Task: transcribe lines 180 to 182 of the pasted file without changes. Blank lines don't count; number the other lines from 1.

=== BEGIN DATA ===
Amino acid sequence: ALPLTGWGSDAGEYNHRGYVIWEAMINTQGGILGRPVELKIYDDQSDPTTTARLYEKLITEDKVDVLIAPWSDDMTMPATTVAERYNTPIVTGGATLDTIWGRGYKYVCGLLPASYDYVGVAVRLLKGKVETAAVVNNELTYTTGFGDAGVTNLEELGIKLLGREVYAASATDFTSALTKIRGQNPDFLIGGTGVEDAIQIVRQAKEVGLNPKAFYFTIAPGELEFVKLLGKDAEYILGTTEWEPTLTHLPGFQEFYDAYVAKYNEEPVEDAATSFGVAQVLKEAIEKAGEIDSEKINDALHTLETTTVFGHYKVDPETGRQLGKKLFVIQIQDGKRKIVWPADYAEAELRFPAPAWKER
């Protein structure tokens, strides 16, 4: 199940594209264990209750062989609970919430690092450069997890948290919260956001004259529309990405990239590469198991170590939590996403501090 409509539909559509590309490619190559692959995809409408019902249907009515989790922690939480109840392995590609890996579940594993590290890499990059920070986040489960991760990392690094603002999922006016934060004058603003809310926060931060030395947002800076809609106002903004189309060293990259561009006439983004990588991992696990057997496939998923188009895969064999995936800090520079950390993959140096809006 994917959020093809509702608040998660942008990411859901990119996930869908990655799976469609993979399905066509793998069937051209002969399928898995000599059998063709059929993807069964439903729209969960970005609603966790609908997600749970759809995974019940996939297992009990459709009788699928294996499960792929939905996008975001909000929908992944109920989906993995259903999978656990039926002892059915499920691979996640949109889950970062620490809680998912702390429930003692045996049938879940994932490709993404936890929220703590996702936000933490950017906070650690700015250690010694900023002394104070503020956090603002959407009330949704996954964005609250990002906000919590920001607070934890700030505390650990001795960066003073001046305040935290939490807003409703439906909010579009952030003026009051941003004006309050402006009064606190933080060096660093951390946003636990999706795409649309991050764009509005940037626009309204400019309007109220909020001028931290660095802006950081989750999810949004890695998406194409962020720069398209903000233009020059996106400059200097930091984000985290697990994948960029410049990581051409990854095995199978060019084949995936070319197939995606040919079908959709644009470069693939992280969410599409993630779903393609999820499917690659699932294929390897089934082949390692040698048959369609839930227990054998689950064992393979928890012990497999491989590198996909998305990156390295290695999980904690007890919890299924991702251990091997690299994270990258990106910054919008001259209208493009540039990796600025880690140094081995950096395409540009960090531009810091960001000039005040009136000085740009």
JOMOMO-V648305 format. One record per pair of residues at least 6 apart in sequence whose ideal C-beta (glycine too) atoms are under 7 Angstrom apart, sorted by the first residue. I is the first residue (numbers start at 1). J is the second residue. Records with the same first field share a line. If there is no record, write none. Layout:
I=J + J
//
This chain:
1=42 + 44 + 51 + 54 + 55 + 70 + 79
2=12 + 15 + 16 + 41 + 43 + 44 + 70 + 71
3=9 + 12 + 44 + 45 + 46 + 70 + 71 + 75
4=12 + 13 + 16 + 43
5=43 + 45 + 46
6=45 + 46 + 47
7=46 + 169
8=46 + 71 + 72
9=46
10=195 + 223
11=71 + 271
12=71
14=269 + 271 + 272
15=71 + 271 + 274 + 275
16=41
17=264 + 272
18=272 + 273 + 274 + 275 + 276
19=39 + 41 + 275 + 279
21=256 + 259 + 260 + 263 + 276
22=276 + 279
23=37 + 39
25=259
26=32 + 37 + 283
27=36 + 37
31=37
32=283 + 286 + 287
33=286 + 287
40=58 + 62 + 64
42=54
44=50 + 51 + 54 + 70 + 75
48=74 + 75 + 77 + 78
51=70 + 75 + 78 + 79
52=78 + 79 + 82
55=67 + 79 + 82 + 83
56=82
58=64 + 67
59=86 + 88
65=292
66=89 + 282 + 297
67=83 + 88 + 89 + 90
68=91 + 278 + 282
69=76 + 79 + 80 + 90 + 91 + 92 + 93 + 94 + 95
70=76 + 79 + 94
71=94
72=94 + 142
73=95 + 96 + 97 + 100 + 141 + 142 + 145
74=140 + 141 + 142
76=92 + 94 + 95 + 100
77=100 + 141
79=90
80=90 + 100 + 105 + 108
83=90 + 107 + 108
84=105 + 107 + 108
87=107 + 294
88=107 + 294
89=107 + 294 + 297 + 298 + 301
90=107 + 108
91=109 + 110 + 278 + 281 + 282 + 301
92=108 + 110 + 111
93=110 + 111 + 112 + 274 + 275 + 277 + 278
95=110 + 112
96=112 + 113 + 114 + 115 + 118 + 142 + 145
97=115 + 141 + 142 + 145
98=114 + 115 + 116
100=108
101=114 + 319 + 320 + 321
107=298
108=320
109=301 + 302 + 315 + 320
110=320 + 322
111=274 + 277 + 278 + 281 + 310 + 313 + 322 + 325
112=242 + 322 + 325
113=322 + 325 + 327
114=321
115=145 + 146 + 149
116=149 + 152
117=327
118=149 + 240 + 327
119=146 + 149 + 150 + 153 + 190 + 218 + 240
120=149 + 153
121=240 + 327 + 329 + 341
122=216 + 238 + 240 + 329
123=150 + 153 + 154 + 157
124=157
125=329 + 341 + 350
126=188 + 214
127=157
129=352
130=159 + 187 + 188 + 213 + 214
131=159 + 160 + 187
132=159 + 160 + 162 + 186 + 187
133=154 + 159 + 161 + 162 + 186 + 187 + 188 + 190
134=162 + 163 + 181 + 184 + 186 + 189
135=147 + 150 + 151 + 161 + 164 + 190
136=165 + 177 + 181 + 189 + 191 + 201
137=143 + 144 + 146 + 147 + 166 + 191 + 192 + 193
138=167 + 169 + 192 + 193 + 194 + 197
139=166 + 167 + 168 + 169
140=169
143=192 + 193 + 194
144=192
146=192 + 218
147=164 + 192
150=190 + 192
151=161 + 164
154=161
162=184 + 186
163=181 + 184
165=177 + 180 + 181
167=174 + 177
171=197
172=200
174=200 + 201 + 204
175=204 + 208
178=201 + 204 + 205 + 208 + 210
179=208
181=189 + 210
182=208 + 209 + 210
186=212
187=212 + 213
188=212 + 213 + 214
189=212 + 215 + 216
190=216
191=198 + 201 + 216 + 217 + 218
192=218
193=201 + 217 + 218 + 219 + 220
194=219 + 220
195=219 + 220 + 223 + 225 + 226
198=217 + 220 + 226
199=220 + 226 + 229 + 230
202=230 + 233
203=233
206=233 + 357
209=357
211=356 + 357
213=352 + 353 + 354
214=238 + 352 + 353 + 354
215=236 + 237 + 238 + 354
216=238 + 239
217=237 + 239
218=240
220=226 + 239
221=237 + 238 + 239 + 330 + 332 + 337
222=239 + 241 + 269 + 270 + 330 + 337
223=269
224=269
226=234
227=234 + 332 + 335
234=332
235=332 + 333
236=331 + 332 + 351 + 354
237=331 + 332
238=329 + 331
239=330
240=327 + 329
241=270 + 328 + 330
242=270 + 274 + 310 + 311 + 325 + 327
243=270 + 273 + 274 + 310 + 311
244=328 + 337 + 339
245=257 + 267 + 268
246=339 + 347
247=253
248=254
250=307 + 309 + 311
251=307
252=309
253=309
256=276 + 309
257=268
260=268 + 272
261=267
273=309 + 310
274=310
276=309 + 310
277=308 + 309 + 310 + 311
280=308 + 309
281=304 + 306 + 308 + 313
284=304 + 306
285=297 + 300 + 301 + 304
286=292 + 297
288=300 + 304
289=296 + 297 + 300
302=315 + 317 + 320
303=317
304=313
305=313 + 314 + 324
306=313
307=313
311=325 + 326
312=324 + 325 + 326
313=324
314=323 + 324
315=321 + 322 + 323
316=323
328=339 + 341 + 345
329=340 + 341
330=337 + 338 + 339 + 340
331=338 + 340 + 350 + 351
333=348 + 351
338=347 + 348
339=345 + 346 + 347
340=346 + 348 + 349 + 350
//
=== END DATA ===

276=309 + 310
277=308 + 309 + 310 + 311
280=308 + 309